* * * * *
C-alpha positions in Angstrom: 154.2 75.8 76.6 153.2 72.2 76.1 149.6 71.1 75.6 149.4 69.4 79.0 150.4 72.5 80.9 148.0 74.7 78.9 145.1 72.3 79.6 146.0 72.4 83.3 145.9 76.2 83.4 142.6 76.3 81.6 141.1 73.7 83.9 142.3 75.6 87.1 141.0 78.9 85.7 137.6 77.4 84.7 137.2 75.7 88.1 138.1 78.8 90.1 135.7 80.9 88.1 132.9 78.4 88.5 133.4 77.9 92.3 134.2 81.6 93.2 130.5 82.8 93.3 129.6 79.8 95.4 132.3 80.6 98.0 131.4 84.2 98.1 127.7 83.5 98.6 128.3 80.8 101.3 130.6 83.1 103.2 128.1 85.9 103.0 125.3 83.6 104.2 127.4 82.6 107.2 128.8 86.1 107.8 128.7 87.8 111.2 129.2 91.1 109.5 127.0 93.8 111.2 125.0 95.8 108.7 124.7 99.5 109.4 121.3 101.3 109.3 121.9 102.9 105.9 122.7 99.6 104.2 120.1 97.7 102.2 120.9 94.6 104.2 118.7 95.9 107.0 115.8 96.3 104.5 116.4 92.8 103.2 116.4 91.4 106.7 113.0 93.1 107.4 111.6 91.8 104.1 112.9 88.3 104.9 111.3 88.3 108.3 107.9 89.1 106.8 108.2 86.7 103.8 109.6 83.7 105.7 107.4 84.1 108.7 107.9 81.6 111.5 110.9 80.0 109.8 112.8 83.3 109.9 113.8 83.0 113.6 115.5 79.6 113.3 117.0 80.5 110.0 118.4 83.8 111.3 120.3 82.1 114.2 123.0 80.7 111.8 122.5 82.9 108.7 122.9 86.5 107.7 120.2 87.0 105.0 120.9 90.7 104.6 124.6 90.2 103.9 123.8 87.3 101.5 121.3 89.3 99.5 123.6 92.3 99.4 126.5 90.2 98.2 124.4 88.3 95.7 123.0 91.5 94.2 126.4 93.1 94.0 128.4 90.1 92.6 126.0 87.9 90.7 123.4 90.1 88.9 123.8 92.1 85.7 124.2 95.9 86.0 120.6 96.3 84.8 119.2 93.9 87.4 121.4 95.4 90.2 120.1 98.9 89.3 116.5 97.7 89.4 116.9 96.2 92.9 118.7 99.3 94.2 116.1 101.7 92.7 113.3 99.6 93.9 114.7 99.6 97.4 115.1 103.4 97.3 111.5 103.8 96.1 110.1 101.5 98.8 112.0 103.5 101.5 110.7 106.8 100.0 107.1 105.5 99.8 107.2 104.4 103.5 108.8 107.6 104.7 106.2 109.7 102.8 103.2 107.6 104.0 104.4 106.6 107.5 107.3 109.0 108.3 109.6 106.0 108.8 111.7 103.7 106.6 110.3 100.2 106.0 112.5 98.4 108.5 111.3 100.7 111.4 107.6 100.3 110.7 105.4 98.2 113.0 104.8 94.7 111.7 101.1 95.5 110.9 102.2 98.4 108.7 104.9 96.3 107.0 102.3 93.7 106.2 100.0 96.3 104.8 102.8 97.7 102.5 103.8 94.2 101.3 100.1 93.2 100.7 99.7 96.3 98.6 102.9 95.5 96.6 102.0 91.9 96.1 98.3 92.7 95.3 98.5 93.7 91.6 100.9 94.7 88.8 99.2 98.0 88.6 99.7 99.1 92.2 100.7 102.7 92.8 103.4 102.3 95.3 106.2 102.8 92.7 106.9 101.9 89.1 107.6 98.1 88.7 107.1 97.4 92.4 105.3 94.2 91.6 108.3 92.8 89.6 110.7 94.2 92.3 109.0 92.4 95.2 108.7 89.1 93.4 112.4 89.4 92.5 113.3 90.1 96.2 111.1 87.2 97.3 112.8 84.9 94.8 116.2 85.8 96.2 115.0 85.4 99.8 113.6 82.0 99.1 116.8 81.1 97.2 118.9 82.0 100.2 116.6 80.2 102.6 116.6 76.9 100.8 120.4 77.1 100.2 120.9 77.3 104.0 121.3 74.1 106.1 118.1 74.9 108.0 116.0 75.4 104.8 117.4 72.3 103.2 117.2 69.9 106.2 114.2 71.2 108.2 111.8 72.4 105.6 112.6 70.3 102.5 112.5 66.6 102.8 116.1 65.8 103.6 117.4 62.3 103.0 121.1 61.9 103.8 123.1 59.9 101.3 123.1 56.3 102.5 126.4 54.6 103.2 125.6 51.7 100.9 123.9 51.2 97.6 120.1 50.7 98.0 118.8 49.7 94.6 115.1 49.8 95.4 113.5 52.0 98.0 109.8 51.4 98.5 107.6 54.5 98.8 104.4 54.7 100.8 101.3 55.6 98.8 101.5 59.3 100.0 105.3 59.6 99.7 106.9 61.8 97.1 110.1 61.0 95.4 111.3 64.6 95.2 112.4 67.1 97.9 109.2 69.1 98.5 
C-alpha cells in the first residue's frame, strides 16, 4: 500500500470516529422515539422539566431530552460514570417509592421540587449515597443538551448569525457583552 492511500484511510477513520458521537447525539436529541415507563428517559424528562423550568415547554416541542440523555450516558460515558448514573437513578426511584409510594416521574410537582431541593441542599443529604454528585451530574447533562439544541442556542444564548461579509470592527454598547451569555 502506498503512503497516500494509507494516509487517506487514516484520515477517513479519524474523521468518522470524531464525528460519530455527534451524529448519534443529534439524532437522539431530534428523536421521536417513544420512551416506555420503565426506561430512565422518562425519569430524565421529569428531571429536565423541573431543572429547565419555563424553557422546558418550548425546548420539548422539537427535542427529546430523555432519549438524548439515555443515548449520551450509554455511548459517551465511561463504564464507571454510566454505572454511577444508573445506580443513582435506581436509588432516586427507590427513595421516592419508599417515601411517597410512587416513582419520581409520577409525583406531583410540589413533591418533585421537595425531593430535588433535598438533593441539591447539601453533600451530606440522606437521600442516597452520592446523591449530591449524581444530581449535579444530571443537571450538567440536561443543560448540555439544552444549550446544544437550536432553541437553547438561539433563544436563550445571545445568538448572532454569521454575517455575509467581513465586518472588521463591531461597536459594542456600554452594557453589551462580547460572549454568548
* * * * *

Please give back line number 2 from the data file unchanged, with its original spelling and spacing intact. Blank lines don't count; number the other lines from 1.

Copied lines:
C-alpha cells in the first residue's frame, strides 16, 4: 500500500470516529422515539422539566431530552460514570417509592421540587449515597443538551448569525457583552 492511500484511510477513520458521537447525539436529541415507563428517559424528562423550568415547554416541542440523555450516558460515558448514573437513578426511584409510594416521574410537582431541593441542599443529604454528585451530574447533562439544541442556542444564548461579509470592527454598547451569555 502506498503512503497516500494509507494516509487517506487514516484520515477517513479519524474523521468518522470524531464525528460519530455527534451524529448519534443529534439524532437522539431530534428523536421521536417513544420512551416506555420503565426506561430512565422518562425519569430524565421529569428531571429536565423541573431543572429547565419555563424553557422546558418550548425546548420539548422539537427535542427529546430523555432519549438524548439515555443515548449520551450509554455511548459517551465511561463504564464507571454510566454505572454511577444508573445506580443513582435506581436509588432516586427507590427513595421516592419508599417515601411517597410512587416513582419520581409520577409525583406531583410540589413533591418533585421537595425531593430535588433535598438533593441539591447539601453533600451530606440522606437521600442516597452520592446523591449530591449524581444530581449535579444530571443537571450538567440536561443543560448540555439544552444549550446544544437550536432553541437553547438561539433563544436563550445571545445568538448572532454569521454575517455575509467581513465586518472588521463591531461597536459594542456600554452594557453589551462580547460572549454568548